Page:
Teresa Brewer suggested we put another nickel in the Nickelodeon so we could hear “music, music, music!”
Now Robert Redford steps up to the plate (or platter) by narrating American Epic, the essential that explores the pivotal recording journeys at the height of the Roaring Twenties, when music scouts armed with cutting-edge recording technology captured the breadth of American music and discovered the artists that would shape our world. PBS Distribution has released this journey back in time to the “Big Bang” of modern popular music.
In the ’20s, as radio took over the pop music business, record companies were forced to leave their studios in major cities in search of new styles and markets. Ranging the mountains, prairies, rural villages, and urban ghettos of America, they discovered a wealth of unexpected talent. The recordings they made of all the ethnic groups of America democratized the nation and gave a voice to everyone. Country singers in the Appalachians, Blues guitarists in the Mississippi Delta, Gospel preachers across the south, Cajun fiddlers in Louisiana, Tejano groups from the Texas Mexico border, Native American drummers in Arizona, and Hawaiian musicians were all recorded. For the first time, a woman picking cotton in Mississippi, a coalminer in Virginia or a tobacco farmer in Tennessee could have their thoughts and feelings heard on records played in living rooms across the country. It was the first time America heard itself.
Virtually no documentation of these extraordinary events survives and nearly ninety percent of the recording masters have been destroyed. A vital part of American cultural history has been lost.
Over three episodes, narrated by Redford, American Epic rescues this history. The remarkable lives of these seminal musicians are revealed through previously unseen film footage and photographs, and exclusive interviews with music pioneers, their families and eyewitnesses to the era.
American Epic represents a 10-year odyssey undertaken by director Bernard MacMahon and producers Allison McGourty and Duke Erikson, and audio engineer Nicholas Bergh that involved tracking down countless long forgotten musicians, restoring the music that they recorded and reassembling the technology that created it. Along the way they brought some of the most important figures in contemporary culture to help them on their quest. Executive Producers Jack White, T Bone Burnett and Robert Redford have lent their support to what Redford calls “America’s greatest untold story”.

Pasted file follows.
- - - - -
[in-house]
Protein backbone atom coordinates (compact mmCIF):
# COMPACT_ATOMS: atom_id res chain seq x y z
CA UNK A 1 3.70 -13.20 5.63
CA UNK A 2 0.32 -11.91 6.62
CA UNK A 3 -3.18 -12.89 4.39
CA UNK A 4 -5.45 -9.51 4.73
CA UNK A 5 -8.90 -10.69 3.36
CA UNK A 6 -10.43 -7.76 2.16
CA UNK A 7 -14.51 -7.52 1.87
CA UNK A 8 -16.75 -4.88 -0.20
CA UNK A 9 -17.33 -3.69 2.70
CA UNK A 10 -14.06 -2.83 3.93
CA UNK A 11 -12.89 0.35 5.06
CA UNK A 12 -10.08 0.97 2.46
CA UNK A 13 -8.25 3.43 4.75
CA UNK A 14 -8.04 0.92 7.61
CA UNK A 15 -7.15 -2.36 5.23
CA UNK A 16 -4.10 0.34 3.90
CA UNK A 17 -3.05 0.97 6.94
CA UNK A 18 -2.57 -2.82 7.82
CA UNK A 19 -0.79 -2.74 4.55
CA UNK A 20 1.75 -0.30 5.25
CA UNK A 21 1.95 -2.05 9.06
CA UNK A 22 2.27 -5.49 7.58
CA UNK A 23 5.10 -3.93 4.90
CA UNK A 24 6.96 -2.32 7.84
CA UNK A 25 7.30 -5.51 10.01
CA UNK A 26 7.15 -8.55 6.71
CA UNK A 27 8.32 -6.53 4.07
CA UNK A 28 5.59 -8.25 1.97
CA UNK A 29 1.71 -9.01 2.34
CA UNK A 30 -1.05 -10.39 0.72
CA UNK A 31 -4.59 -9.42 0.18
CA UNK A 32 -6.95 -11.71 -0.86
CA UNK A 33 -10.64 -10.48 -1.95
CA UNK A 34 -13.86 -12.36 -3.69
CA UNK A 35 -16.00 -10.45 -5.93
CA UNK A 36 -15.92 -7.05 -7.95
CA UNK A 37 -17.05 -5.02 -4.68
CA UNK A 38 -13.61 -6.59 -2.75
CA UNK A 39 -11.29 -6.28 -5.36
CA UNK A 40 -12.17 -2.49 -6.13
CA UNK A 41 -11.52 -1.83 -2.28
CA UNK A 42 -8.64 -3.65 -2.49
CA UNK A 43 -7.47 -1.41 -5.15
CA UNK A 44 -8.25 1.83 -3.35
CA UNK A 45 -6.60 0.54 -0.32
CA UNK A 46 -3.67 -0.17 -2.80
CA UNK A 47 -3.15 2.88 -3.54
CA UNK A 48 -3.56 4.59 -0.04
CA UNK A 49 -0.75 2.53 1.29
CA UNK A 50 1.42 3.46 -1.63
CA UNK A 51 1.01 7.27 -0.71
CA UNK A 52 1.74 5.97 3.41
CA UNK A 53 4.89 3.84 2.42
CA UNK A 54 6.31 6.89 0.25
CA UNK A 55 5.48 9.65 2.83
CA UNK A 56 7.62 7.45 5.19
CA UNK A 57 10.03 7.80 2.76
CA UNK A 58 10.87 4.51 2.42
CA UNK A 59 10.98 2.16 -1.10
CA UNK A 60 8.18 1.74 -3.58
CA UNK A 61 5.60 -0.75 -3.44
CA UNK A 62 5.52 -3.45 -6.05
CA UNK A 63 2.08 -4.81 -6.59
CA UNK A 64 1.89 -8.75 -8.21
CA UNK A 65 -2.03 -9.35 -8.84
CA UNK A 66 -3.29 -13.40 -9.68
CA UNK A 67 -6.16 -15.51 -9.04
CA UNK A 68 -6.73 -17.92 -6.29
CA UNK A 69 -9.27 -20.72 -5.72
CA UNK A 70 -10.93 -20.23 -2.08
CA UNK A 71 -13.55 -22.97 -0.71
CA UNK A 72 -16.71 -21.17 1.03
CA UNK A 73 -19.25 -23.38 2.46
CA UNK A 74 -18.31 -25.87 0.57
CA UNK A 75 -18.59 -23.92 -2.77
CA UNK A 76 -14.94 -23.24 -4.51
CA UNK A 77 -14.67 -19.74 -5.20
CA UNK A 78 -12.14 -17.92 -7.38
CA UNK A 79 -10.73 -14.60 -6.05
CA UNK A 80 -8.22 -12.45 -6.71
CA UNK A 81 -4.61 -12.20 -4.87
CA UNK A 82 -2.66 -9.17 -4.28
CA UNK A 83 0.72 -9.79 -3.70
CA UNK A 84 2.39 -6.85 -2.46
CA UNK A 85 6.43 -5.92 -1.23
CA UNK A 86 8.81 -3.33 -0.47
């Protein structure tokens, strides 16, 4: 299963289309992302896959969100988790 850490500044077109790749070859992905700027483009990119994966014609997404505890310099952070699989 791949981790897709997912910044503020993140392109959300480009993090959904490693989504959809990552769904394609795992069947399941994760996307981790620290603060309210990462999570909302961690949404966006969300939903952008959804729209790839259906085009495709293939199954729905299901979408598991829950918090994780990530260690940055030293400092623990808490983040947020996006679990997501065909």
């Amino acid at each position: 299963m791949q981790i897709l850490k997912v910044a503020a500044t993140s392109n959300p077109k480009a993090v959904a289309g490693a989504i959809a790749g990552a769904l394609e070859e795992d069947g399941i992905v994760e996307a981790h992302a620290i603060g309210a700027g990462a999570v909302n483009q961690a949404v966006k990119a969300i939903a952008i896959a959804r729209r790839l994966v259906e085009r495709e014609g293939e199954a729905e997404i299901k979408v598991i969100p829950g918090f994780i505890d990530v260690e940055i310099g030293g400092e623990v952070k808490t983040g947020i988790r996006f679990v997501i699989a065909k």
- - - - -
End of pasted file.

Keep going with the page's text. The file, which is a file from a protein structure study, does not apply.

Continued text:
The DVD also includes the feature-length film The American Epic Sessions for which the team has reassembled the very first electrical sound recording system from the ‘20s, and invited Jack White and T Bone Burnett to produce an album of recordings by twenty of today’s greatest artists. In this beautifully filmed musical feature, these artists are given the chance to pass through the portal that brought the world into the modern era.
Engineer Nicholas Bergh has reassembled this recording system from original parts and it is now the only one left in the world. The system consists of a single microphone, a towering six-foot amplifier rack, and a live record-cutting lathe, powered by a weight-driven pulley system of clockwork gears. The musicians have roughly three minutes to record their song direct to disc before the weight hits the floor. In the ’20s, they called this “catching lightning in a bottle.” All the musical performances in this film are live. The audio you hear is taken directly from the discs they were recorded to, with no editing or enhancements.